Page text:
Google Ignores Concerns Over New Topics API
Google announced that they plan to continue with the Topics API, an ad-targeting component of its Privacy Sandbox proposal for targeted advertising.
This is in despite of calls from the World Wide Web Consortium (W3C), Mozilla, and WebKit to change the plans over privacy concerns. WebKit has said that there are issues in the new plans and that preexisting issues on the web are being used as,
Mozilla has also said that Topics are more likely to reduce the usefulness of the information for advertisers than provide meaningful privacy protections. Amy Guy, a member of W3C, wrote on GitHub,
Google’s Topics Fails to Protect Users According to TAG
The Topics API is an ad-targeting component of Google’s Sandbox proposal that tracks interests through web browsers.
The W3C Technical Architecture Group (TAG) raised a series of concerns following a request from Google last March for a review of the Topics API.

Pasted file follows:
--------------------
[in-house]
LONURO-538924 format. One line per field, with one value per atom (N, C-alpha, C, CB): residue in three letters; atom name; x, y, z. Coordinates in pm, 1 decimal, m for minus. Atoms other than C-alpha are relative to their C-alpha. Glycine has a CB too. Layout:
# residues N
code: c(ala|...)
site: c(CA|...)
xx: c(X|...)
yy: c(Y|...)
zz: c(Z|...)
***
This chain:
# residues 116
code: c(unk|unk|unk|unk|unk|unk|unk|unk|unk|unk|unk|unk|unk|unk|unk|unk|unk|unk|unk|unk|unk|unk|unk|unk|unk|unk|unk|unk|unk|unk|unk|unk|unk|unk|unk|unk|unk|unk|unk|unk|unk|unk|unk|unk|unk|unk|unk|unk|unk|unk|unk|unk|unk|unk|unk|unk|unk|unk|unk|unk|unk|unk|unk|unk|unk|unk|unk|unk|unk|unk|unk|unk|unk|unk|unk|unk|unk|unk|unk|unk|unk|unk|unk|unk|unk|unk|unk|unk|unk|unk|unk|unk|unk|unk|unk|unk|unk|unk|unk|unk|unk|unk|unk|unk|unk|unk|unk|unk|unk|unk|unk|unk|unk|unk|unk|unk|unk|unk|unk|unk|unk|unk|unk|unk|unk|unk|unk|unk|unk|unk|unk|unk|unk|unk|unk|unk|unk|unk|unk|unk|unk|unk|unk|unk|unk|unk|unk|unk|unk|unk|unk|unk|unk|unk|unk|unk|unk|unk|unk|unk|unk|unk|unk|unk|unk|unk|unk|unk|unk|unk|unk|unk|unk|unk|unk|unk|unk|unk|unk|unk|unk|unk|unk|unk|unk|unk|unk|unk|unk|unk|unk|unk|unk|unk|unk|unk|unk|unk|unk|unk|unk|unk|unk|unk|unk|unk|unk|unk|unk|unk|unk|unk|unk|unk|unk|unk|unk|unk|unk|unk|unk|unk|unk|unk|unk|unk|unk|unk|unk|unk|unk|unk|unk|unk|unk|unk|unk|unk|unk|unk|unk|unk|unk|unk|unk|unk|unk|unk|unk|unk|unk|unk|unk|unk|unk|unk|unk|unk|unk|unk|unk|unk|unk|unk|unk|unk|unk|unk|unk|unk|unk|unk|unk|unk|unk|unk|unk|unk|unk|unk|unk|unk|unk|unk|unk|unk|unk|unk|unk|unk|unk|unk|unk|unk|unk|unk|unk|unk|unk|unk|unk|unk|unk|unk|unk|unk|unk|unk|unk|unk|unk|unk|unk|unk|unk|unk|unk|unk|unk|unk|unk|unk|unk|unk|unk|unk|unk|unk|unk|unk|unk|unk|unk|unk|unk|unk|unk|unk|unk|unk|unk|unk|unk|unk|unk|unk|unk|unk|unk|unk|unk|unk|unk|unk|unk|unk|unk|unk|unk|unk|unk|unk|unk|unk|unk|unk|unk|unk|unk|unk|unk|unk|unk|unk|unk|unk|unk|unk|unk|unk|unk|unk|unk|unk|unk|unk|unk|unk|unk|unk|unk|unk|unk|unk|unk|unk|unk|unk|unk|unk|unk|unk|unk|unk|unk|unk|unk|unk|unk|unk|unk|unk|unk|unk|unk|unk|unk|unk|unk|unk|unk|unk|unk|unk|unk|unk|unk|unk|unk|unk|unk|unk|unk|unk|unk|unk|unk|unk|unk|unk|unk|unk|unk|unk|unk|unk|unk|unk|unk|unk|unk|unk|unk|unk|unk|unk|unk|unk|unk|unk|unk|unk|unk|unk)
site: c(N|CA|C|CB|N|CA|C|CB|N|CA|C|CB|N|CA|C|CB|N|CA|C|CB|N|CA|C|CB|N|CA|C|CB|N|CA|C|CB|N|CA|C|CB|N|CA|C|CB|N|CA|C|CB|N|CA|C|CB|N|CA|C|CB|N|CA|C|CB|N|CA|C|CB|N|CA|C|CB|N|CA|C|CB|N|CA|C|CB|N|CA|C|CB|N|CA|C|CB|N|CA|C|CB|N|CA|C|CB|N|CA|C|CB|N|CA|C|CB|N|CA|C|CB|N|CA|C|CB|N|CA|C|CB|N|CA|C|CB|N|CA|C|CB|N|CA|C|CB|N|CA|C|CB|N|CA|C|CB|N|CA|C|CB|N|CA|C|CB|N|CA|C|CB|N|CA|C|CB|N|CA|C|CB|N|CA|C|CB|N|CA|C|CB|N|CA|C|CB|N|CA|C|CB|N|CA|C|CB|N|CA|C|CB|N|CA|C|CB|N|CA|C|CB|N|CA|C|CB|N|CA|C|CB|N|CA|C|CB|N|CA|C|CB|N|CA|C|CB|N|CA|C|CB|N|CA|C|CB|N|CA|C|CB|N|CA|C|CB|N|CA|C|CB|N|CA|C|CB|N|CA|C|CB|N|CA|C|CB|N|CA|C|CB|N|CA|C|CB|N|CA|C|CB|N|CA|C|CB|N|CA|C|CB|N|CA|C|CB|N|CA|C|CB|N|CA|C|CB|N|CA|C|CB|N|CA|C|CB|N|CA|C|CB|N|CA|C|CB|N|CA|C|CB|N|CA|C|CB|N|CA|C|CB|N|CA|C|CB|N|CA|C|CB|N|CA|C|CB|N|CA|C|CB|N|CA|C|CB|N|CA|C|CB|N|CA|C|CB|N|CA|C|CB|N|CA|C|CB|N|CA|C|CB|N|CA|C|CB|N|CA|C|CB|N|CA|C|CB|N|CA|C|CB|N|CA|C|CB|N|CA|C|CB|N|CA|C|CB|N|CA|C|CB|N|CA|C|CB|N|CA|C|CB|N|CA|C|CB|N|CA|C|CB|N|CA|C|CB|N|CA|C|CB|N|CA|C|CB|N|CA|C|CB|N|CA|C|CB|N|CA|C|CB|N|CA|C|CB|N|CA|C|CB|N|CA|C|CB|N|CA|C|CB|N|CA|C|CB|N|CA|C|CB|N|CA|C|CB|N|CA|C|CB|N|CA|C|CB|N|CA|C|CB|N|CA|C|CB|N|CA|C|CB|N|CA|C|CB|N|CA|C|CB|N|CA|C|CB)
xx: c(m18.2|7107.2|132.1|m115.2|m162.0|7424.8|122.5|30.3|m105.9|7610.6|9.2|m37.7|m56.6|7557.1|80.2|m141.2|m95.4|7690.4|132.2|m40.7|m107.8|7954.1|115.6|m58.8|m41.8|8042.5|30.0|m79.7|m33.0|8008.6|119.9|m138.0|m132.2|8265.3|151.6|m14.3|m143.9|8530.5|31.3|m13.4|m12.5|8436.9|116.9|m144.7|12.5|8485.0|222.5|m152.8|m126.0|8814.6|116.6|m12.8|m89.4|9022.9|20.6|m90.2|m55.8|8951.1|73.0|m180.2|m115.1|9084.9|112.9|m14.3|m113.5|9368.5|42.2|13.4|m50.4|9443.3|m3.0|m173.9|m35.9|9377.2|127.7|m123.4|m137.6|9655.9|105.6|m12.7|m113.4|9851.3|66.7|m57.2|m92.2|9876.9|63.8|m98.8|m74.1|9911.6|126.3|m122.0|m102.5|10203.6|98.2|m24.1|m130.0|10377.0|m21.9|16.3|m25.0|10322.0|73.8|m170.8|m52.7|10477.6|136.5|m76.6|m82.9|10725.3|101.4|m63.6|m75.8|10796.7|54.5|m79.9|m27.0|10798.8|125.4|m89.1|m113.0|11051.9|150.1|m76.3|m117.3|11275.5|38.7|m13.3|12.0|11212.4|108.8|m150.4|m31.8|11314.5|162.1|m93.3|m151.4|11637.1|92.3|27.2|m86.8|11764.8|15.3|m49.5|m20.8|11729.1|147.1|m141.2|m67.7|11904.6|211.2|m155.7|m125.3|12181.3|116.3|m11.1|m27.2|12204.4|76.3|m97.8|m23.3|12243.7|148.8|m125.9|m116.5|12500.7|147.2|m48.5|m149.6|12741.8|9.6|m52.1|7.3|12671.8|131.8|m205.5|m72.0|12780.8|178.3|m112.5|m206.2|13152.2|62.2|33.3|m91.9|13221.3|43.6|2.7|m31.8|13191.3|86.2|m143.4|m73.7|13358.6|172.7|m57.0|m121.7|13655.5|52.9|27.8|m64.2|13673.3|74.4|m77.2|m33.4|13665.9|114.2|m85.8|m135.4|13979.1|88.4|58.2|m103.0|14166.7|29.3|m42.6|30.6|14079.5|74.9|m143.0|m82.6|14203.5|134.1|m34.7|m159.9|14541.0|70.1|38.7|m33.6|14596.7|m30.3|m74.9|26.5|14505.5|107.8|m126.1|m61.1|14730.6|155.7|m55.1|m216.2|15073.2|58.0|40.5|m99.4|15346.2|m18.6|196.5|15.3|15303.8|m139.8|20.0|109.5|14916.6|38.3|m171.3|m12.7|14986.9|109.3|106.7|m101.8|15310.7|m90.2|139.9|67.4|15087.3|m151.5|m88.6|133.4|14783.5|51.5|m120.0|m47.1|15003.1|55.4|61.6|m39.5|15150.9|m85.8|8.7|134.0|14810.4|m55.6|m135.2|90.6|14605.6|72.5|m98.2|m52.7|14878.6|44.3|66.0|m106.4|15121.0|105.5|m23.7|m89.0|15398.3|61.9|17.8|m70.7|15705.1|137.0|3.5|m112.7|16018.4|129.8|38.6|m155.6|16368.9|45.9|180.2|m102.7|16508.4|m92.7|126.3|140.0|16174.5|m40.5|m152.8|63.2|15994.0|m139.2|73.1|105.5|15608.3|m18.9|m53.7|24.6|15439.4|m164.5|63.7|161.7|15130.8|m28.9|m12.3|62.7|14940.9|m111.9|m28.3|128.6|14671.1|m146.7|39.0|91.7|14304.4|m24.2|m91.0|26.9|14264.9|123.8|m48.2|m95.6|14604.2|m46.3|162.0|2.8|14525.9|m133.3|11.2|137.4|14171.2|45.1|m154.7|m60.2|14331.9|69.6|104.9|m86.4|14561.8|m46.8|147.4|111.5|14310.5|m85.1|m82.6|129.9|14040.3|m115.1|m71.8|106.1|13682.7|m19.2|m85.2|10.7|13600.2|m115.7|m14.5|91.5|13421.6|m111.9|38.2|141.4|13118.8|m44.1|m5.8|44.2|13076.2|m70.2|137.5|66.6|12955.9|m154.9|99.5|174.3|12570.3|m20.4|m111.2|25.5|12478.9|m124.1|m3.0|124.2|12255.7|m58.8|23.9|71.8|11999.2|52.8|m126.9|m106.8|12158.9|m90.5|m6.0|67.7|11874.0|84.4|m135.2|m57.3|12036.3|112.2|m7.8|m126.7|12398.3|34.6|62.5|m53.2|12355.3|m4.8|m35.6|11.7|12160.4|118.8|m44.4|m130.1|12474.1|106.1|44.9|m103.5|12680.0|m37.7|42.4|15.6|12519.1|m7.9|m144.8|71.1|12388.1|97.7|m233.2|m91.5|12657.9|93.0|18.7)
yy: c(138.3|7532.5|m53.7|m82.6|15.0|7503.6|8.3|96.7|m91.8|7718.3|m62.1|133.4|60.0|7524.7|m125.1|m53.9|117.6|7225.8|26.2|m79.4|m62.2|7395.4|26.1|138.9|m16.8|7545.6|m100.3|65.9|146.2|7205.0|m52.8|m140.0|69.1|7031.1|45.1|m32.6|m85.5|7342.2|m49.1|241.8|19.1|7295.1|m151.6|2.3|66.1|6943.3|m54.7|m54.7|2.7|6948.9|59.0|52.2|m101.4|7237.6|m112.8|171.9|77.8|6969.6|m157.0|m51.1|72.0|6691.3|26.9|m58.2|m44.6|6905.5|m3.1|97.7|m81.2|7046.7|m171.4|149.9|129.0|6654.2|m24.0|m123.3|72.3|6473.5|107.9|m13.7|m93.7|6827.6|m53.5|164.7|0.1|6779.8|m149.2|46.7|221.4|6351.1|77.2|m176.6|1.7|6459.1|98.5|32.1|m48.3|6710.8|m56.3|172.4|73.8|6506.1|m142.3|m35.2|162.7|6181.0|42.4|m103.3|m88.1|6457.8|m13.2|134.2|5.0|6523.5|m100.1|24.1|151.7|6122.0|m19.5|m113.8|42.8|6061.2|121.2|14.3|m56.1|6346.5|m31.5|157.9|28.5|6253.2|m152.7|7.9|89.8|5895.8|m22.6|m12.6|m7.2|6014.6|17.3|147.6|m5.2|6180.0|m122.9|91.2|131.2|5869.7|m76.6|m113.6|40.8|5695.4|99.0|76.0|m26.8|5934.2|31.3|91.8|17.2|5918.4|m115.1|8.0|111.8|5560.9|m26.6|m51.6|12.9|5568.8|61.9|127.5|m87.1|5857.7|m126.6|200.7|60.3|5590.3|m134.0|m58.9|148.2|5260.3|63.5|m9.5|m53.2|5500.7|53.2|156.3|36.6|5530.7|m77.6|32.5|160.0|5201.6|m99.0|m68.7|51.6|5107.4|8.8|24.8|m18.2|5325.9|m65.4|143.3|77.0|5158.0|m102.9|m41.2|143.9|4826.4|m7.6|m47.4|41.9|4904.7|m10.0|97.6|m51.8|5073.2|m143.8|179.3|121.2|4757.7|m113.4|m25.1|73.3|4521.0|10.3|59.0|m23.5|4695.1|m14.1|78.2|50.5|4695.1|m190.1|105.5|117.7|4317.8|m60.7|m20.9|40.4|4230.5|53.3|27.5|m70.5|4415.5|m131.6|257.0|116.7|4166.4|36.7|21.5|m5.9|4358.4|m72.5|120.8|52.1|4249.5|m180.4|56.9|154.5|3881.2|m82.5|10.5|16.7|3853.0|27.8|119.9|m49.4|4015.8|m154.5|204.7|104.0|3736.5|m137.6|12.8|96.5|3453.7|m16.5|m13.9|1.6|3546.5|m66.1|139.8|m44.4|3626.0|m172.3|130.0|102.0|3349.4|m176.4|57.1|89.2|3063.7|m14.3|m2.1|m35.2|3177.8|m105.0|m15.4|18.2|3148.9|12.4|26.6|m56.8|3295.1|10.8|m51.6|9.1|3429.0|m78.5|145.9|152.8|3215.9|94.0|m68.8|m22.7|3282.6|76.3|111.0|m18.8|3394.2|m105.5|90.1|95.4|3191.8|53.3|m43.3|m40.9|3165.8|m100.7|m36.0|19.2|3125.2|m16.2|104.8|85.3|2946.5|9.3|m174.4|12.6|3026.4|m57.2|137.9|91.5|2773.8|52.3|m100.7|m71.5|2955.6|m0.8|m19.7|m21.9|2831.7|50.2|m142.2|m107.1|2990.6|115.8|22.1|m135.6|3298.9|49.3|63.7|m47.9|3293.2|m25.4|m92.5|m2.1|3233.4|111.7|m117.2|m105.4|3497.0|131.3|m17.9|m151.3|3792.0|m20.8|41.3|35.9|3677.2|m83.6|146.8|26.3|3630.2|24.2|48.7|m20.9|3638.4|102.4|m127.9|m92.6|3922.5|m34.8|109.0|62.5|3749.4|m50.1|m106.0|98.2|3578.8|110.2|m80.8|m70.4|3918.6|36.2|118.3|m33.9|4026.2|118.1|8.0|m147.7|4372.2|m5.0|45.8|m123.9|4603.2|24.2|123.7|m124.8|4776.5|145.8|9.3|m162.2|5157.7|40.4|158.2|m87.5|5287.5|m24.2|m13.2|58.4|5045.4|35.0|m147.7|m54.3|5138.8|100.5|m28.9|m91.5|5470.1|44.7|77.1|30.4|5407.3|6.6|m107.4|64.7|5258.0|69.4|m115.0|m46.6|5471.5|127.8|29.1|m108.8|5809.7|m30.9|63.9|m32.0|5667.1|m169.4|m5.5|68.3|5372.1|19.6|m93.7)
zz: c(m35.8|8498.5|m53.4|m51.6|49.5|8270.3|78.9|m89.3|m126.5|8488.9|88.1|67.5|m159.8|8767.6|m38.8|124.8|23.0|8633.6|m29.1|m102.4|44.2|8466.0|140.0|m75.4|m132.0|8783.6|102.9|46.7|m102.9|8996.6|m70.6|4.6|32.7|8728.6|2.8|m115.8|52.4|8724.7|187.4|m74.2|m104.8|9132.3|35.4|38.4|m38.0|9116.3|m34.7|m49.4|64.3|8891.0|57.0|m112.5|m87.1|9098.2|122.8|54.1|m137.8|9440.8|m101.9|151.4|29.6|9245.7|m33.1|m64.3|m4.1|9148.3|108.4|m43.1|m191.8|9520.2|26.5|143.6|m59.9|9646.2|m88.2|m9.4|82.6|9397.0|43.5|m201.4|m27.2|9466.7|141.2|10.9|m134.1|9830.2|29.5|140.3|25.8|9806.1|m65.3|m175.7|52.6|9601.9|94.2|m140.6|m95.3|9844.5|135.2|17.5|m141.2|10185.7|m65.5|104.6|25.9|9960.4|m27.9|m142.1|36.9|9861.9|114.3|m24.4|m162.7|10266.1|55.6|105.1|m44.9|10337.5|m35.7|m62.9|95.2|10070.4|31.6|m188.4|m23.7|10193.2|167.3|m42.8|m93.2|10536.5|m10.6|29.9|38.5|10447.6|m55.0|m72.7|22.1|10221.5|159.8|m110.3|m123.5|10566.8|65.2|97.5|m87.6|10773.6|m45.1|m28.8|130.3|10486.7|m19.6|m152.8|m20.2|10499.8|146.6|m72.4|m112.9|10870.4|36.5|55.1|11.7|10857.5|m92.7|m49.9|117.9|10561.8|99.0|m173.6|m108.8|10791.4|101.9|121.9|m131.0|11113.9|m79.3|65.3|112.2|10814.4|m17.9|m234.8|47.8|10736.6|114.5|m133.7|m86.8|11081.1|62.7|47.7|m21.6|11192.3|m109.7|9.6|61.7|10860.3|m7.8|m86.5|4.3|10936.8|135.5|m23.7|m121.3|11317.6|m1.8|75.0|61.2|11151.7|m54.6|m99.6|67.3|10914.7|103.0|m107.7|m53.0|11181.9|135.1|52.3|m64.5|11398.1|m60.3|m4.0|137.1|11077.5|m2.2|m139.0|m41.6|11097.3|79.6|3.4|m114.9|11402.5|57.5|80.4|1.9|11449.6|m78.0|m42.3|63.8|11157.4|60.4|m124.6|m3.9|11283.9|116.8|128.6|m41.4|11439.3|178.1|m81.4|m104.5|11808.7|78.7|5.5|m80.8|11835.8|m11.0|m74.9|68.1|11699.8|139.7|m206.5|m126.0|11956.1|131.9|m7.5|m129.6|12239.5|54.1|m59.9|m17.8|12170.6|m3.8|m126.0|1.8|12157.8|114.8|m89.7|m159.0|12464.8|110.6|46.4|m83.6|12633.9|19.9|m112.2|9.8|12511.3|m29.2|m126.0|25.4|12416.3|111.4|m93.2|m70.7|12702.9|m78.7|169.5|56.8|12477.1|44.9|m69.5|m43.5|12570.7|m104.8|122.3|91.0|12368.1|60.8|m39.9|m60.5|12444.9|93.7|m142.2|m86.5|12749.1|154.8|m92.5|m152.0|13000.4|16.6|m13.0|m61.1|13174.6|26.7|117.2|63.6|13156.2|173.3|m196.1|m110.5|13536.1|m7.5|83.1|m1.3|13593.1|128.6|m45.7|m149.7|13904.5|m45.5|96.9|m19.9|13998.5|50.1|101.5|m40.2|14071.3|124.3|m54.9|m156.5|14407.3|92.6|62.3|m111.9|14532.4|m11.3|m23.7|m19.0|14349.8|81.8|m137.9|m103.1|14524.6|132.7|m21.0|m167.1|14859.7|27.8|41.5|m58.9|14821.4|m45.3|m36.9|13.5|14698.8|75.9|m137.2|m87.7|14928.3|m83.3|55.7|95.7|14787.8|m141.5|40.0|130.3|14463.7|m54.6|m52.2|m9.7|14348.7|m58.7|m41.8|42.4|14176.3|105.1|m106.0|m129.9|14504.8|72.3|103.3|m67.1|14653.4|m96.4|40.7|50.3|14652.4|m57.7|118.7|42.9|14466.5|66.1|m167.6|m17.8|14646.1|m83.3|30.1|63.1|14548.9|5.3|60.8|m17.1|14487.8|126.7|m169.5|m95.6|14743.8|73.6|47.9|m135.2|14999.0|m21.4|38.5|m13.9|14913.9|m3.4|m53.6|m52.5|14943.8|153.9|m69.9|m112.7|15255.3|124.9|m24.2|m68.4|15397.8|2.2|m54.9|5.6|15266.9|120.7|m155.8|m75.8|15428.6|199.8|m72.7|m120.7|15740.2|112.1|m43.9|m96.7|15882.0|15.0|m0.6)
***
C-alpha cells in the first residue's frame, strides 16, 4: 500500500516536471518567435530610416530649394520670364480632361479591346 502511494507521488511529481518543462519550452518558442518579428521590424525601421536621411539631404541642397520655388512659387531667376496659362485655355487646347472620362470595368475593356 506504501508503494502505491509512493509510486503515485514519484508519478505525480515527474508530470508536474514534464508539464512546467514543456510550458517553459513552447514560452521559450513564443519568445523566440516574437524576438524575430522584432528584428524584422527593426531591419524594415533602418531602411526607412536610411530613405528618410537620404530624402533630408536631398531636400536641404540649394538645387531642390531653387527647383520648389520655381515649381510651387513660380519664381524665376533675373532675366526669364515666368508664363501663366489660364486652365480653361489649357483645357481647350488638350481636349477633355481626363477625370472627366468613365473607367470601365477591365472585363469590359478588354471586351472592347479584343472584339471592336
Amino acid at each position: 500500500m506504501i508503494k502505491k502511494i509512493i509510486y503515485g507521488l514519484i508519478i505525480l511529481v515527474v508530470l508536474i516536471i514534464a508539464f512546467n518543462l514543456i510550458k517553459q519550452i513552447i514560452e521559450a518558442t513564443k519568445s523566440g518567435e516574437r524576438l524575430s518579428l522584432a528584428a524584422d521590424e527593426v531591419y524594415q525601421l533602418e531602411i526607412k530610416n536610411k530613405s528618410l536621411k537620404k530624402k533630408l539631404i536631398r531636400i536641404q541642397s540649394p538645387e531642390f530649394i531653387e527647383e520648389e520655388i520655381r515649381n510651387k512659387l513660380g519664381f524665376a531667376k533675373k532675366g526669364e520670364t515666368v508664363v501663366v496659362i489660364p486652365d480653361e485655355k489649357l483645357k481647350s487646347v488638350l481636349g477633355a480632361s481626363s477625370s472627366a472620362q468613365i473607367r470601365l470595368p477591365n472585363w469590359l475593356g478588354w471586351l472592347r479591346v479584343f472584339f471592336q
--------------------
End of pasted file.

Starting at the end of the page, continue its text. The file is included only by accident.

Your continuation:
TAG argued that the proposed Topics API can’t protect users from unwanted tracking and profiling and continues to allow inappropriate surveillance on the web.
TAG also expressed concern that the plans could lead to sites blocking visitors who are using non-Chromium browsers, which could impact the user experience.
Despite the opposition from the web infrastructure community and technical experts that have warned of privacy intrusions, it seems that the U.K.’s privacy watchdog, the Information Commission’s Office (ICO), is OK with letting Google proceed.
Evidently, Google is committed to using the Topics API. A spokesman for the company stated,
The search giant claims that the Topics API supports interest-based ads that keep the web free and open and significantly improve privacy compared to third-party cookies.
Google also noted that it has briefed the regulator on Topics and stated that it disagrees with TAG’s characterization that Topics maintains the status quo.
They say Google is determined to continue using the API as it believes it’s a significant privacy improvement over third-party cookies.